Price determination in financial market

Financial markets can be classified by different ways. According to the transaction subject, financial markets are classified as: foreign exchange, money, and securities markets. Many articles on financial theories have expounded in detail on the characteristics, functions, and trading techniques of various markets. The theoretical starting point of this chapter is to explore how an economic subject, relying on an economic power, affects trading prices to realize interest distribution in their own favor. In this chapter, we first analyze the microstructure of financial markets, the nature of the market trading price, and the influencing factors. We then build mathematical models for the determination of trading prices for major financial products. In this process, we reveal that trading prices are determined by power games, and we study the mechanisms in action regarding economic power and the influencing factors.

The microstructure of financial markets

In this section, we analyze the microstructure of foreign exchange markets, money markets, and securities markets. That is, we discuss market participants, participant resources, economic power, and the behavior and consequent impacts on trading price as an ideological foundation for analyzing the nature of the trading price in financial markets and building mathematical models.

Foreign exchange markets

Foreign exchange markets (forex market) are markets connected by intermediary agencies or telecommunications systems through which currencies of different countries are traded. The market can be tangible, as in foreign exchange trading locations, or intangible, such as inter-bank forex transactions via telecommunication systems. Participants in forex markets include import and export companies and multinational corporations because their business activities require foreign currency transactions. Central banks participate in forex markets because exchange rates are a primary economic variable that is prioritized by governments in their economic administration. Participants in forex markets include investor capital held by financial institutions and international fluid capital—funds controlled by investors who actively seek short-term returns.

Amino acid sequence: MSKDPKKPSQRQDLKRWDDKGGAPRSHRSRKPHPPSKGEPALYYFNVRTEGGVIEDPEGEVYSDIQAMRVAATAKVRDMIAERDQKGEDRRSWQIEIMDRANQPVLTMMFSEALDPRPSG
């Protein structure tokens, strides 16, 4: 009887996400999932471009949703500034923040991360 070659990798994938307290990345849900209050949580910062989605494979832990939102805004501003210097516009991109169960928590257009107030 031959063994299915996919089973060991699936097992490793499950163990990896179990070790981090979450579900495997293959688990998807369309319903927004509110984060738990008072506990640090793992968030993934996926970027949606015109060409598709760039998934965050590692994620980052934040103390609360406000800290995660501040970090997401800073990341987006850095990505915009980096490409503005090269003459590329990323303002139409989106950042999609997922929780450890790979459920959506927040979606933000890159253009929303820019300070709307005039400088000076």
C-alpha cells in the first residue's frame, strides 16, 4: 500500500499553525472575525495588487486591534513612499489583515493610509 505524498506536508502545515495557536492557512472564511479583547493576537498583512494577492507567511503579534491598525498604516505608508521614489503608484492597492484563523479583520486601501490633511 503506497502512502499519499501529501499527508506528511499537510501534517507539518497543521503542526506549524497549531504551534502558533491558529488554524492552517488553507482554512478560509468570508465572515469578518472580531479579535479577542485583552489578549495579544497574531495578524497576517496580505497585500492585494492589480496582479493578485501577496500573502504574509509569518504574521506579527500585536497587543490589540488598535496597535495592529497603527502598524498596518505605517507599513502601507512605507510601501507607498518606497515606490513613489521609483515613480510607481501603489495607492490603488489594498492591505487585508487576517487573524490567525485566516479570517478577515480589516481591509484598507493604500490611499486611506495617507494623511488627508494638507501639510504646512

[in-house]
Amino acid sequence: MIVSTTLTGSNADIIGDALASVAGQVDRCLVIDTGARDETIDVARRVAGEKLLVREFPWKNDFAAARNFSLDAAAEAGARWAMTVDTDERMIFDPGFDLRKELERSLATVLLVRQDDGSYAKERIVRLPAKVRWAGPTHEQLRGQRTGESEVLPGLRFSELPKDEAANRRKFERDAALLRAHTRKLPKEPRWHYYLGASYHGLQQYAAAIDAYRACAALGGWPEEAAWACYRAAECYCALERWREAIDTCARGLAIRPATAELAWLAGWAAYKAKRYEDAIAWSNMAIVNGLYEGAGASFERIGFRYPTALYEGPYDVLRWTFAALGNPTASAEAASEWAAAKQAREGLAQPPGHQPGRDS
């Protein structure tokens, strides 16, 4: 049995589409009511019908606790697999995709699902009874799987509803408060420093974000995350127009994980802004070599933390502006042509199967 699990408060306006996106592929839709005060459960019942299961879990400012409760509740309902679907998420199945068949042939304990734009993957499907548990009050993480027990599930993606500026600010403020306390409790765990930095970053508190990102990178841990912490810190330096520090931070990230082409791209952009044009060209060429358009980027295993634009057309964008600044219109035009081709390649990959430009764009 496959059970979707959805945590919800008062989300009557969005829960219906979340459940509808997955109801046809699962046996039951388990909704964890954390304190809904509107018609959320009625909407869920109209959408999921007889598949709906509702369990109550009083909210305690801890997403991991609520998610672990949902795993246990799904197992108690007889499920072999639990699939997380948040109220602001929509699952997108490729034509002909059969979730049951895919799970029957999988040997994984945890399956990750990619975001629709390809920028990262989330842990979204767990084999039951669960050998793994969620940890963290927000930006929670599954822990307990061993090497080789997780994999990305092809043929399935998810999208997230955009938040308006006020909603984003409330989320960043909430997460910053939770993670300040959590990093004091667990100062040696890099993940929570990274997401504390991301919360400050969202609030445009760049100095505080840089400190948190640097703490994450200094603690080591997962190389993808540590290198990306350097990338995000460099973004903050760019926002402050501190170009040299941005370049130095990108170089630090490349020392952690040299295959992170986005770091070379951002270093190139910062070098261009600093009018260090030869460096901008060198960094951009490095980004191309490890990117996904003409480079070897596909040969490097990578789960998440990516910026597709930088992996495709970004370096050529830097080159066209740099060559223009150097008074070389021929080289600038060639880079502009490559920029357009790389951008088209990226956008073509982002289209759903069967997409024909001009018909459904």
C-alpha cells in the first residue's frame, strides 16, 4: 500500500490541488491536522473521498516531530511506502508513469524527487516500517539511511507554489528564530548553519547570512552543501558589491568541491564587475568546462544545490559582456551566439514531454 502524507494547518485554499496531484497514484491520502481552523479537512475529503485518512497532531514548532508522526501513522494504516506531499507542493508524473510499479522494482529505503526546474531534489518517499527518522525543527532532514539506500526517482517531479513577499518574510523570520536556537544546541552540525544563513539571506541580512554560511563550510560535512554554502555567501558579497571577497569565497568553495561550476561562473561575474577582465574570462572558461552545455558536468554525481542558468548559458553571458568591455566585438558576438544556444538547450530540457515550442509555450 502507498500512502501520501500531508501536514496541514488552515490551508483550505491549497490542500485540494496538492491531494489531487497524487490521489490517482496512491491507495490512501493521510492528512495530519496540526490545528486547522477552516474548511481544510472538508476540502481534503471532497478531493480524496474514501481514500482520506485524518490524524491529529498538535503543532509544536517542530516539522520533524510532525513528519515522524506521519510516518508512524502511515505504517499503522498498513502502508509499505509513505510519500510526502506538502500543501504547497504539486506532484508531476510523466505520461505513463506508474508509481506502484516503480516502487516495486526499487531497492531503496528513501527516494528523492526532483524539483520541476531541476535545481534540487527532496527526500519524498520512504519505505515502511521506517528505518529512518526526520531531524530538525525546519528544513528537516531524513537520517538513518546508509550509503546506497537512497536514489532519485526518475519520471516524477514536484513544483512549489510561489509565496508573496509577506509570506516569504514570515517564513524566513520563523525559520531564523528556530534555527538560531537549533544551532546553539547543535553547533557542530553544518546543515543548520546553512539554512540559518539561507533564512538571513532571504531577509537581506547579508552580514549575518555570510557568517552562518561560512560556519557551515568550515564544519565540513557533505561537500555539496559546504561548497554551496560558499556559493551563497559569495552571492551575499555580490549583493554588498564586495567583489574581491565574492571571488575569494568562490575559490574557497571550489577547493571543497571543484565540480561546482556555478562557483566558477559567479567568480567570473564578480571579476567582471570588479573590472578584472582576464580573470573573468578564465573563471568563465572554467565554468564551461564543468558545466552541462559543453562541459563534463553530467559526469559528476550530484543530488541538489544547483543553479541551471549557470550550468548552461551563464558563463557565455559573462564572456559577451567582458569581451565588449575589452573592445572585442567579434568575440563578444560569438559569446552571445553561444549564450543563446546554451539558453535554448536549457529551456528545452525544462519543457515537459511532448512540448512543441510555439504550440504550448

The amount of resources held by each market participant differs depending on the extent of its economic power. Moreover, there are various channels through which economic power is reflected in the interactions between participants. For example, from an international perspective, a country’s power is embodied by the dependence of other countries on that country. Such dependence may stem from many sources including technology, politics, natural resources, or military resources. Relying on the degree of mutual dependence-that is, the magnitude of economic power-countries will bargain to determine exchange rate trends in the long and medium-run. From a domestic perspective, games exist on the exchange rate between interest groups and the government. The government hopes to achieve economic growth by supporting associated industries with favorable exchange rates. For example, in the 2008 financial crisis, the US government used various means to stimulate appreciation in the RMB—the Chinese currency. The US government wanted to promote US exports and stimulate its manufacturing industry to prevent a recession. For the same reason, domestic interest groups lobbied policy makers for exchange-rate arrangements favorable to them. For instance, export businesses looked forward to depreciation to boost exports while import businesses welcomed appreciation to reduce costs.